Pastor faces embezzlement charges after stealing $230,000
On behalf of Brian D. Roman, Attorney at Law on Wednesday, October 23, 2013.
Many people expect that pastors and others who work in the church abide by moral standards and follow the rules. However, we are all human and even those who are considered "godly" can be stricken with immorality. A pastor at the St. Bernadette Parish in Northboro, Massachusetts, was recently accused of stealing $230,000 from the school's funds.
The embezzlement was discovered in July by the advisory board after a review of the school's budget. A bishop from the St. Bernadette Parish in Worcester met with the priest to confront him about the issue, and he admitted he had a gambling problem. The bishop took away the priest's ability to write checks and offered him a leave of absence to seek treatment for his gambling issue.
The 44-year-old priest is accused of using $230,000 for personal use - $120,000 from the parish and $110,000 from the school. Due to the extent of the embezzlement, the case has been referred to the district attorney. The bishop hopes that the entire amount will be paid back to the school.
St. Bernadette Parish, founded in 1997, is a Catholic school for children in preschool up to 8th grade. Other reverends will run the school during the priest's leave of absence. He has been in residential treatment since mid-July.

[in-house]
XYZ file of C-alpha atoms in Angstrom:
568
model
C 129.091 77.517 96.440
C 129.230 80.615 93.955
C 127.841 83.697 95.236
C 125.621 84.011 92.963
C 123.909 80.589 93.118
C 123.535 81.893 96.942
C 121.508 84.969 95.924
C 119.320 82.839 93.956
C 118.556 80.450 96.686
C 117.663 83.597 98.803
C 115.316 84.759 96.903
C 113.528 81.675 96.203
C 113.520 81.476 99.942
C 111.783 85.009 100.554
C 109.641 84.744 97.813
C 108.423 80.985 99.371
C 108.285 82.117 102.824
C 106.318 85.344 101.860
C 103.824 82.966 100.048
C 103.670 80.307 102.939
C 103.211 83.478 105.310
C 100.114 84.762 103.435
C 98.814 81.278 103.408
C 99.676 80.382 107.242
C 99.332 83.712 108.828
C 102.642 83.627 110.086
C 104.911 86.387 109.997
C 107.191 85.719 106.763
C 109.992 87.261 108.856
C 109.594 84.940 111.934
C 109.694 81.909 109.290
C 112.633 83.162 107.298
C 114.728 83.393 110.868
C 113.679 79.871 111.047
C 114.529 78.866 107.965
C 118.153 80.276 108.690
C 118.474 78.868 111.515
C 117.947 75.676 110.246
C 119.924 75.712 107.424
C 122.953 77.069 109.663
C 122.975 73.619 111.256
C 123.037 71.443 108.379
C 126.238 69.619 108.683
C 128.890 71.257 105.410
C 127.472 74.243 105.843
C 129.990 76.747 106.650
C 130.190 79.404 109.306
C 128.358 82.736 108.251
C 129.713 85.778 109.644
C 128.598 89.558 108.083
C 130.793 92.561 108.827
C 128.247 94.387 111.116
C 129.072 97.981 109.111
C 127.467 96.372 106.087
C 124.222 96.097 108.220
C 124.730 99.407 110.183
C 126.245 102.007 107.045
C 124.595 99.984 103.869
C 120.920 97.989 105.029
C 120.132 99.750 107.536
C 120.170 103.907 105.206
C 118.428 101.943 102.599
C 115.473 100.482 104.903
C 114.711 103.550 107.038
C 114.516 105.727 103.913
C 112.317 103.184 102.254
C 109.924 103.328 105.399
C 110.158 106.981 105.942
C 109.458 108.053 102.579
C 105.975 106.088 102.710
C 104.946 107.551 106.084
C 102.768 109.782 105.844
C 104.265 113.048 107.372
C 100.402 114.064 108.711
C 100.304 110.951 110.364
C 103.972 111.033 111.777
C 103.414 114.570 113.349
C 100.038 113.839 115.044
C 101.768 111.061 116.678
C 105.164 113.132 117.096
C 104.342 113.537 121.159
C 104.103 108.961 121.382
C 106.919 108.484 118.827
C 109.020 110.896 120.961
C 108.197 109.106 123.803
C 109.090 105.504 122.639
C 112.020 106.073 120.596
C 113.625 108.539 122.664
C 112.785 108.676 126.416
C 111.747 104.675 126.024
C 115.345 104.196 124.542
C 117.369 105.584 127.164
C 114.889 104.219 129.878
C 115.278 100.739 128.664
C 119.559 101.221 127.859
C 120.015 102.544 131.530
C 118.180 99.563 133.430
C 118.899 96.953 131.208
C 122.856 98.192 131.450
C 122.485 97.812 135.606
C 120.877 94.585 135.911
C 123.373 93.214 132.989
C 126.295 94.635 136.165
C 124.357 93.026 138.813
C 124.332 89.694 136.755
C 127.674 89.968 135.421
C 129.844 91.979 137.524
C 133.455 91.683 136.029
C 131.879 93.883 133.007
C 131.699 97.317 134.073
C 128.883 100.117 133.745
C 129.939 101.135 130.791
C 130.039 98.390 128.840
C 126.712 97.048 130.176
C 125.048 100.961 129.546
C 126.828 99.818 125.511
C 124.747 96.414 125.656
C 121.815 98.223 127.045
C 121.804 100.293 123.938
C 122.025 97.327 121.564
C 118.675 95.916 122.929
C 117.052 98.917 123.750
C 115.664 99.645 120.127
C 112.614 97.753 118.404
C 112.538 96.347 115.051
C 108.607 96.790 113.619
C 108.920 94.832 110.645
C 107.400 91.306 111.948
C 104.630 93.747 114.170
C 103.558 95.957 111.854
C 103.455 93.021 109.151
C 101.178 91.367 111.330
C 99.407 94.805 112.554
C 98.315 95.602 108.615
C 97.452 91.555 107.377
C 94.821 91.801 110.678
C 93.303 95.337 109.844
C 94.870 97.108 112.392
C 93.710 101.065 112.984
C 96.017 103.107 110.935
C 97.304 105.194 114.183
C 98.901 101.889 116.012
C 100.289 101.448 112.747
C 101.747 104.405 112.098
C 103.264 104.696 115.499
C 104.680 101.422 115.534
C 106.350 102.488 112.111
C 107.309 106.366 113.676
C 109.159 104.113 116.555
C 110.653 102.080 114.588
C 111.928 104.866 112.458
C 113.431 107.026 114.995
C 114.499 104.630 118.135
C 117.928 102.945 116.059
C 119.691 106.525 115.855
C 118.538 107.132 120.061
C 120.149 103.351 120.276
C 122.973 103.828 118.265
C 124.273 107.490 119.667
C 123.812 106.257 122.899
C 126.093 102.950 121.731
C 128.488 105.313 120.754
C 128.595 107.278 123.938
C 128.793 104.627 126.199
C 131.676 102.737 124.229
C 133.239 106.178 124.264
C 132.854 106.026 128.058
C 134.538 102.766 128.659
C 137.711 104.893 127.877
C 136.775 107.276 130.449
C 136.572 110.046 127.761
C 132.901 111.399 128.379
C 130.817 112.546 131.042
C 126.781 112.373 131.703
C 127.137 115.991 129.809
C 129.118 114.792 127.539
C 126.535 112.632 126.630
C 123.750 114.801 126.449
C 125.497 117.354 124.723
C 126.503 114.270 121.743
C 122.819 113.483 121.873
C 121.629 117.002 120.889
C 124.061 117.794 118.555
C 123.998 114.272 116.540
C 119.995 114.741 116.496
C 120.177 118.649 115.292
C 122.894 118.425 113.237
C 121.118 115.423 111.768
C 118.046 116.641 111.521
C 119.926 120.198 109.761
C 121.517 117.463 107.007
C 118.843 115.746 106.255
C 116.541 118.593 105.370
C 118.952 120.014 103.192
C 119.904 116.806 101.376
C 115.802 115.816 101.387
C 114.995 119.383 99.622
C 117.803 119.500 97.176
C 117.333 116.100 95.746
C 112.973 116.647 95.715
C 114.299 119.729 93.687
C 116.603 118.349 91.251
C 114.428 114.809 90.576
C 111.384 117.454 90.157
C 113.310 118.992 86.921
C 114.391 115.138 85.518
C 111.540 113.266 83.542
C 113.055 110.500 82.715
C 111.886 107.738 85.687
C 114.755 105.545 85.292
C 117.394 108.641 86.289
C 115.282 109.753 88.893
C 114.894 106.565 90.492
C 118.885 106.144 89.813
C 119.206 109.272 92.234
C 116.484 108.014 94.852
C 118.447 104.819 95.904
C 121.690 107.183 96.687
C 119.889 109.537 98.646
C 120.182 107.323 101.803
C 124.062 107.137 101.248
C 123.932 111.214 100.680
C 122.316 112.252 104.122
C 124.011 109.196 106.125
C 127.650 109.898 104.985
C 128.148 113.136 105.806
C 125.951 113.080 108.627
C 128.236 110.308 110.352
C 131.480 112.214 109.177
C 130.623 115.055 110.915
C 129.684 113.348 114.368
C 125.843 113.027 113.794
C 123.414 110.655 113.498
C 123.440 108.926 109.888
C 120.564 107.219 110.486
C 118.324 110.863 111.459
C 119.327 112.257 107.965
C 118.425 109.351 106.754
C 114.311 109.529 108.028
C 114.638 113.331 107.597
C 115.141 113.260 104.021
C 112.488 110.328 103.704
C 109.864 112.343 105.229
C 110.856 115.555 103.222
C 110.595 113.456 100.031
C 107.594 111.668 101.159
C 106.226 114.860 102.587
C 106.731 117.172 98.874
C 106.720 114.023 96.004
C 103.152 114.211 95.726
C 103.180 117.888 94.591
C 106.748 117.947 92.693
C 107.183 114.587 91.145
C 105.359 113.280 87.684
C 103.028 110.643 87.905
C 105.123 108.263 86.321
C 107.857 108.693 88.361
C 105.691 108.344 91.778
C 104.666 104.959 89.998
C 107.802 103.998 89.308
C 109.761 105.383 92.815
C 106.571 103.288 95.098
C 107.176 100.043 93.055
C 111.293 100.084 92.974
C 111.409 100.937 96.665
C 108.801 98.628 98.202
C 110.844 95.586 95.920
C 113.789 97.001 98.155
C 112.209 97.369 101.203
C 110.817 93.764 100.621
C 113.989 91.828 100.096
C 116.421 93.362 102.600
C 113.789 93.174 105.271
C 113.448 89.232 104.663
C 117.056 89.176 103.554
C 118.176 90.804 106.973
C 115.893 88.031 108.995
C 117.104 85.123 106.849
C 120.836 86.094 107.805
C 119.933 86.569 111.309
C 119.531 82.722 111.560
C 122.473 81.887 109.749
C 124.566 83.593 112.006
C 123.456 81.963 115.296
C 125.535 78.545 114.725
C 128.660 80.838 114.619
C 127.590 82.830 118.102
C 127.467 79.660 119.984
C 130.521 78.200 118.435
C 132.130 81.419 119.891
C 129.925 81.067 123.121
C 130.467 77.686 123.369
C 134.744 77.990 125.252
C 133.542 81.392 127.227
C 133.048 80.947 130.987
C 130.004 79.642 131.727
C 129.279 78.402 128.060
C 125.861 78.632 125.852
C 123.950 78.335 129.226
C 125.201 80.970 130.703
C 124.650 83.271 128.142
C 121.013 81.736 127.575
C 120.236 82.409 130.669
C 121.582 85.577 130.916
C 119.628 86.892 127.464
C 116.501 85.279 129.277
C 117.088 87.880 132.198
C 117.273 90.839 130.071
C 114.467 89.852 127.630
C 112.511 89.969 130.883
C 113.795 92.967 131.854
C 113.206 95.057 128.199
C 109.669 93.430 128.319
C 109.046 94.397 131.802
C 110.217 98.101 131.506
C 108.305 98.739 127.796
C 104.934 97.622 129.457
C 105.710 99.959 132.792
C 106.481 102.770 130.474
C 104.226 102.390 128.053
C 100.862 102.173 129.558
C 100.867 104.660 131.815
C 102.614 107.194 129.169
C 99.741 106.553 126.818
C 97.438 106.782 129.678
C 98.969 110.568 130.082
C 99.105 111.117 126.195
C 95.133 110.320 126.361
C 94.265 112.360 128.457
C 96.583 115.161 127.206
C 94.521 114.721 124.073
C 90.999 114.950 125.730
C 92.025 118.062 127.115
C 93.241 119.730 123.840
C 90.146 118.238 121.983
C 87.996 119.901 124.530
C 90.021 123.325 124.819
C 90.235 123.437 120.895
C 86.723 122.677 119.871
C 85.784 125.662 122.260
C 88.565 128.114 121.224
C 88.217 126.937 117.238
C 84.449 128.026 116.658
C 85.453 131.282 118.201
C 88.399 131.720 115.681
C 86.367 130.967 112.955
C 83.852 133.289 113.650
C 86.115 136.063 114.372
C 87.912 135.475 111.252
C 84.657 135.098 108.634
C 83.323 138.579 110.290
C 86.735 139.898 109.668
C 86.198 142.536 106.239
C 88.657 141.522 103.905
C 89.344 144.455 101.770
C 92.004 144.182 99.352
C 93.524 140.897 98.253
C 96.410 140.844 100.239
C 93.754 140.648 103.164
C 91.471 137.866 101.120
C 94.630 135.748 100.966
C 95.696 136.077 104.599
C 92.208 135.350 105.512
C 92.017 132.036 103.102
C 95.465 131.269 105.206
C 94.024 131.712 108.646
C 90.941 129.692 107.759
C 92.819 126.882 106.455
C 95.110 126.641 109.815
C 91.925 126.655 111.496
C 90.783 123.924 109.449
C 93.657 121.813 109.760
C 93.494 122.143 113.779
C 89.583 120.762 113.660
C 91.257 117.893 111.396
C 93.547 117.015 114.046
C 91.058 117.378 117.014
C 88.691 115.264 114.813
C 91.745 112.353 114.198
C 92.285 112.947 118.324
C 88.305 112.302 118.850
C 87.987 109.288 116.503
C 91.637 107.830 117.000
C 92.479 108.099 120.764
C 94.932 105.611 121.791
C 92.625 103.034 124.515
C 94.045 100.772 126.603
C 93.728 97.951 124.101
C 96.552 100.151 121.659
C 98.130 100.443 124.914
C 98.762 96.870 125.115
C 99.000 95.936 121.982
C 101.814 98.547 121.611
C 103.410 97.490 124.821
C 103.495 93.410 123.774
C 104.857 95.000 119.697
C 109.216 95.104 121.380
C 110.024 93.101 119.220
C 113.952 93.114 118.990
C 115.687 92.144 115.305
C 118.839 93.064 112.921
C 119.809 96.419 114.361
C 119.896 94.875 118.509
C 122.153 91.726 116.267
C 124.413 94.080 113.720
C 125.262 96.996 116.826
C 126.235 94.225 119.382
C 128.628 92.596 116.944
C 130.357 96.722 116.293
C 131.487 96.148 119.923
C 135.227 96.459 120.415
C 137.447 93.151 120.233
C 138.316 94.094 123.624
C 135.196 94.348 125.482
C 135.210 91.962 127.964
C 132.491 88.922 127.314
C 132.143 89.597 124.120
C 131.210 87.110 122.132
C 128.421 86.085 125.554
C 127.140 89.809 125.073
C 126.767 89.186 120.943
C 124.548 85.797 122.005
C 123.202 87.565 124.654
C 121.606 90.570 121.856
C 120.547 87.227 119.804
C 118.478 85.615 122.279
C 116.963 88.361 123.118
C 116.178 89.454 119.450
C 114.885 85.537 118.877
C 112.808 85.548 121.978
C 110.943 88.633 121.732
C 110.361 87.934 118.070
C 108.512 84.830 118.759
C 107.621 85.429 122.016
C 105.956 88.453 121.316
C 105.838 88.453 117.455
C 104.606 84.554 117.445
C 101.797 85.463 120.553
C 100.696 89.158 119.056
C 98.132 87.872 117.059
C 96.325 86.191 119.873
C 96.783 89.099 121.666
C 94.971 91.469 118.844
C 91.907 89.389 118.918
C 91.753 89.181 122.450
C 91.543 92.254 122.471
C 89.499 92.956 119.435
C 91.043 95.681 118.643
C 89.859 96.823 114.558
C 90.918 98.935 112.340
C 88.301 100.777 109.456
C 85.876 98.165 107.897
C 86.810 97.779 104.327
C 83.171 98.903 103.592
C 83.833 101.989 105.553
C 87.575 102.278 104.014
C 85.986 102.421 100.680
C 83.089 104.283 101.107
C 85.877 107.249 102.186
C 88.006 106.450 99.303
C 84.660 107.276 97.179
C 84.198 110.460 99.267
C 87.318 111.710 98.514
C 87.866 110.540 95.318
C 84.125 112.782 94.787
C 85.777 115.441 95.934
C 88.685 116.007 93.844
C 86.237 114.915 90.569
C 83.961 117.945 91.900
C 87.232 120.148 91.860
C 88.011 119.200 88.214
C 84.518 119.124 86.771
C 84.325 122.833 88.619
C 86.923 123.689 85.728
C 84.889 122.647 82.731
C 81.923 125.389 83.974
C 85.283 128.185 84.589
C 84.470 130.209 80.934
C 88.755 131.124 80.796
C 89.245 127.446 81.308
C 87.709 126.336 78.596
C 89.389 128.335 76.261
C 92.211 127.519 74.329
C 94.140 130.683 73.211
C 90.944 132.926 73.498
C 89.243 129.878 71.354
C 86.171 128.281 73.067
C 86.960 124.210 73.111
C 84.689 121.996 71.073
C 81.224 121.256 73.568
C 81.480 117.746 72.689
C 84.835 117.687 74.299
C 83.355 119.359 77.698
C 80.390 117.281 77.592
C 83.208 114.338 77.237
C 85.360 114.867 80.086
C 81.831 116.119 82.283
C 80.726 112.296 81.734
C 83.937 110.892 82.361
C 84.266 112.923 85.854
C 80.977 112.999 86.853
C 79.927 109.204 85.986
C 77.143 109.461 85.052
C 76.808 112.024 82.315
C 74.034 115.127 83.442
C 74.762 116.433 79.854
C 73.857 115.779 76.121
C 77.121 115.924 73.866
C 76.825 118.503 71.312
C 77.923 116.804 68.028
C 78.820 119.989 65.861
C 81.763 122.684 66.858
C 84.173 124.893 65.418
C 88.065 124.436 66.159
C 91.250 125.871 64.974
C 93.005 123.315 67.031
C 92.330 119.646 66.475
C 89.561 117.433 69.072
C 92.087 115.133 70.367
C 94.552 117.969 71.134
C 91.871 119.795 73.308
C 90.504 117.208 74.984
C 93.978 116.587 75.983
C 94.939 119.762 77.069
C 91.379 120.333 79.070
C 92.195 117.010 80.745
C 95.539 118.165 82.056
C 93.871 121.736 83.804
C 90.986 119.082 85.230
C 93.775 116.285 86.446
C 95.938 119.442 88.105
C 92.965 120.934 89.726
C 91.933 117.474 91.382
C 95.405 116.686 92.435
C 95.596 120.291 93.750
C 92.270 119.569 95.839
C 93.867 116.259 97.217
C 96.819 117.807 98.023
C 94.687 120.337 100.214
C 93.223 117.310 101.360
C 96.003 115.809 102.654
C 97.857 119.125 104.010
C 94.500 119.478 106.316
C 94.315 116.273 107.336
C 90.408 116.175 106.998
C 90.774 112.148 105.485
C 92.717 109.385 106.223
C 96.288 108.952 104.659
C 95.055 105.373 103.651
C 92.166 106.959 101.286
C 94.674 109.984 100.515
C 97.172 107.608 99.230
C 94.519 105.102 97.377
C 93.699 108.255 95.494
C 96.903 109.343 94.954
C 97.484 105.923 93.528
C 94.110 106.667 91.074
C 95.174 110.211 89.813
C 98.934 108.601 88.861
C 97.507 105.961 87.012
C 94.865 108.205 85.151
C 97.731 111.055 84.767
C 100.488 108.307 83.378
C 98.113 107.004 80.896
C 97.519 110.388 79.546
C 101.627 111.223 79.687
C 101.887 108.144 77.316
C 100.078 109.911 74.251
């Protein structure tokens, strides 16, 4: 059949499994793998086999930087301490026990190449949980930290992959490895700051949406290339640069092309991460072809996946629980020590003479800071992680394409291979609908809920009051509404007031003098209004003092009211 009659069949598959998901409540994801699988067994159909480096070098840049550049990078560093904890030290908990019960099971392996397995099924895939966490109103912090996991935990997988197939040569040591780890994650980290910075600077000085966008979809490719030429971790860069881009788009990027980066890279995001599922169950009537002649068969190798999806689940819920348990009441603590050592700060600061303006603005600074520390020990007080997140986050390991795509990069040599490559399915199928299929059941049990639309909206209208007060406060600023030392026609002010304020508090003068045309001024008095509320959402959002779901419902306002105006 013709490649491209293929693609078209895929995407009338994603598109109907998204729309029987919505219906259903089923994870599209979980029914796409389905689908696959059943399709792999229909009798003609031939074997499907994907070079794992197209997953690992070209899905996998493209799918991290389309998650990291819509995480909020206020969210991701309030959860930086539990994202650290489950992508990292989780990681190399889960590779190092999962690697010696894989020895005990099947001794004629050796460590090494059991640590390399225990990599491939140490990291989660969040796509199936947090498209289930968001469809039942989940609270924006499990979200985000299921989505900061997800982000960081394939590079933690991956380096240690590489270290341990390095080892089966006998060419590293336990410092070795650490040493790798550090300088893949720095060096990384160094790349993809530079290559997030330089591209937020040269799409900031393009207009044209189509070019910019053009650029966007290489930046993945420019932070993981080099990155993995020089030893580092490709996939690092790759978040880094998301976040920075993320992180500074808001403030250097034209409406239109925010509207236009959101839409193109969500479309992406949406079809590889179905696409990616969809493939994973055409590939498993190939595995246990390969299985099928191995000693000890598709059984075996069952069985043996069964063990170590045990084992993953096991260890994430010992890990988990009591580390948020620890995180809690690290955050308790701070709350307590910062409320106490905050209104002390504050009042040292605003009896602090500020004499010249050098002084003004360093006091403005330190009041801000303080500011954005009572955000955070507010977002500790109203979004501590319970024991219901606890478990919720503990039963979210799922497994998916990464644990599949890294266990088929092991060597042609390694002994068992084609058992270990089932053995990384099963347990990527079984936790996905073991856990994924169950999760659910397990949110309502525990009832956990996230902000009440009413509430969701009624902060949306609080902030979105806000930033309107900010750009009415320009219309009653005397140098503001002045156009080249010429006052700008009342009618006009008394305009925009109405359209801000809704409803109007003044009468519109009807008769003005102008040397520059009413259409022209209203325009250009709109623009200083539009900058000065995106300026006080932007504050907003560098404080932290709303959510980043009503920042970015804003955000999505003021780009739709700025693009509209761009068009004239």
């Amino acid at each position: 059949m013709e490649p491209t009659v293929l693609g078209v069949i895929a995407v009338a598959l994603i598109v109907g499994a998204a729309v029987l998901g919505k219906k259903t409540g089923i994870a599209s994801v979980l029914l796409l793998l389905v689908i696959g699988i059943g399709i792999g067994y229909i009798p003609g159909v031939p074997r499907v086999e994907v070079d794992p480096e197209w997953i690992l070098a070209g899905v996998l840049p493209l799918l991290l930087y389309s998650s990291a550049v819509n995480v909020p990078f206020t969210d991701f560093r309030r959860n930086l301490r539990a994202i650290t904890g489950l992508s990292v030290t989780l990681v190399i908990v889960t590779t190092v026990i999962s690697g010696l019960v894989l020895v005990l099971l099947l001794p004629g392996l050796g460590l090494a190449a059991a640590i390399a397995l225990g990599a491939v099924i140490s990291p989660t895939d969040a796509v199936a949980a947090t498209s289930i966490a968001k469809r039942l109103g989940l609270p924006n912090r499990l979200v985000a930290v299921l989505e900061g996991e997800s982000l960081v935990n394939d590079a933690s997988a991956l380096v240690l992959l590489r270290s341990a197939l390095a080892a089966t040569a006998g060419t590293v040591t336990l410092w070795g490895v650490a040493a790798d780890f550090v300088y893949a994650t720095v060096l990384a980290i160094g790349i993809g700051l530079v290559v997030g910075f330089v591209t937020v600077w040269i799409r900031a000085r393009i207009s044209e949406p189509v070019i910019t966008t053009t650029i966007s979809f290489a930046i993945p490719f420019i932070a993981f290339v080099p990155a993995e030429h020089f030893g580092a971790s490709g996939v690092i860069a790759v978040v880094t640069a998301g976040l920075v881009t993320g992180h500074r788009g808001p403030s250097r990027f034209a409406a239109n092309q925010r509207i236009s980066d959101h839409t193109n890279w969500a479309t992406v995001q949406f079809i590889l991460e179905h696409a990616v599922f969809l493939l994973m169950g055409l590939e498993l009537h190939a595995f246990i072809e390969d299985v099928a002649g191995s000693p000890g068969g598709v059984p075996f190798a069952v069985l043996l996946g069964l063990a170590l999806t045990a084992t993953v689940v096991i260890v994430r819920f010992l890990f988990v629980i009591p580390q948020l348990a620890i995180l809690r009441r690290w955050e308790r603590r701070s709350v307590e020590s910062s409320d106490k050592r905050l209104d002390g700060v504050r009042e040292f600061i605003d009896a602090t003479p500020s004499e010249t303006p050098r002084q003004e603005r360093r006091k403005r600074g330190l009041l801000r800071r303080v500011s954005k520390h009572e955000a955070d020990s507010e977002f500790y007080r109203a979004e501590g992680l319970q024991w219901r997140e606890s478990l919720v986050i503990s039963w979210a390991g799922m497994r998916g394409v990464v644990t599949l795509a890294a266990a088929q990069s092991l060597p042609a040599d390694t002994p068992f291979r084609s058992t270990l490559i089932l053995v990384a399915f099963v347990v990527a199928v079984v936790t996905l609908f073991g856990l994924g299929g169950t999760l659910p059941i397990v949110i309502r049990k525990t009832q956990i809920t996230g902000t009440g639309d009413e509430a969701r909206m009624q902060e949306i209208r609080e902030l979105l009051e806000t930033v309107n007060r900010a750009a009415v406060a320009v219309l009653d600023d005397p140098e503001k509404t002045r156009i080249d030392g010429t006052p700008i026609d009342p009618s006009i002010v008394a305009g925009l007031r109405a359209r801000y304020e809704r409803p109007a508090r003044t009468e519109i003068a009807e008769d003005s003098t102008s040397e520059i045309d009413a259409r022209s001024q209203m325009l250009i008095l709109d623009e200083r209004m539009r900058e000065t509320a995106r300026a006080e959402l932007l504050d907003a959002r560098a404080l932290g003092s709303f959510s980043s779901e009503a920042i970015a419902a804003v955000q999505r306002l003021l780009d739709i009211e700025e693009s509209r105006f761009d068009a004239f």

Embezzlement is a type of theft. There are two main types of theft: petty theft and grand theft. Petty theft is often classified as a misdemeanor and is applied to cases where the amount stolen is less than $1,000. In this case, the priest faces grand theft charges due to the amount of money he allegedly took from the school and parish. Grand theft is often charged as a felony, which means the priest, if charged, could face a lengthy jail sentence ahead of him.
Even though this priest is facing serious charges and possible imprisonment, his arrest does not mean he is guilty. Our justice system provides those charged with a crime the opportunity to prove their innocence in court, and the prosecutors are tasked with proving guilt beyond a reasonable doubt. Everyone facing criminal charges has certain rights, and one of those rights is to be tried by a fair and impartial judge and jury.
Source: Worcester Telegram, "Northboro priest removed in alleged thefts" Shaun Sutner, Oct. 14, 2013